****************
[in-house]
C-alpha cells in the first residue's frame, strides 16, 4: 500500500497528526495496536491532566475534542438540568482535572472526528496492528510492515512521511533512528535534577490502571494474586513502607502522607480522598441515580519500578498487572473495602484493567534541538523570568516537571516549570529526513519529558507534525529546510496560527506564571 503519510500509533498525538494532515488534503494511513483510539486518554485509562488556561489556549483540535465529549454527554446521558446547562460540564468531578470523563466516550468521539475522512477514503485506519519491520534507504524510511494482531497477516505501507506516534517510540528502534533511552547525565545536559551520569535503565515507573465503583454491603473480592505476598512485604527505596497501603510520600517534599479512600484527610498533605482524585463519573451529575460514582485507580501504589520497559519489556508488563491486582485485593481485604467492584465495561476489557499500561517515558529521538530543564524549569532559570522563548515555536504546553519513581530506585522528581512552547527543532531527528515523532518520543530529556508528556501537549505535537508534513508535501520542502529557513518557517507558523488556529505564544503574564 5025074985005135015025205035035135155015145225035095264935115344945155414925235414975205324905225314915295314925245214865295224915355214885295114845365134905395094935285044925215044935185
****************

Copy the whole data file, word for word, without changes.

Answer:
[in-house]
C-alpha cells in the first residue's frame, strides 16, 4: 500500500497528526495496536491532566475534542438540568482535572472526528496492528510492515512521511533512528535534577490502571494474586513502607502522607480522598441515580519500578498487572473495602484493567534541538523570568516537571516549570529526513519529558507534525529546510496560527506564571 503519510500509533498525538494532515488534503494511513483510539486518554485509562488556561489556549483540535465529549454527554446521558446547562460540564468531578470523563466516550468521539475522512477514503485506519519491520534507504524510511494482531497477516505501507506516534517510540528502534533511552547525565545536559551520569535503565515507573465503583454491603473480592505476598512485604527505596497501603510520600517534599479512600484527610498533605482524585463519573451529575460514582485507580501504589520497559519489556508488563491486582485485593481485604467492584465495561476489557499500561517515558529521538530543564524549569532559570522563548515555536504546553519513581530506585522528581512552547527543532531527528515523532518520543530529556508528556501537549505535537508534513508535501520542502529557513518557517507558523488556529505564544503574564 5025074985005135015025205035035135155015145225035095264935115344945155414925235414975205324905225314915295314925245214865295224915355214885295114845365134905395094935285044925215044935185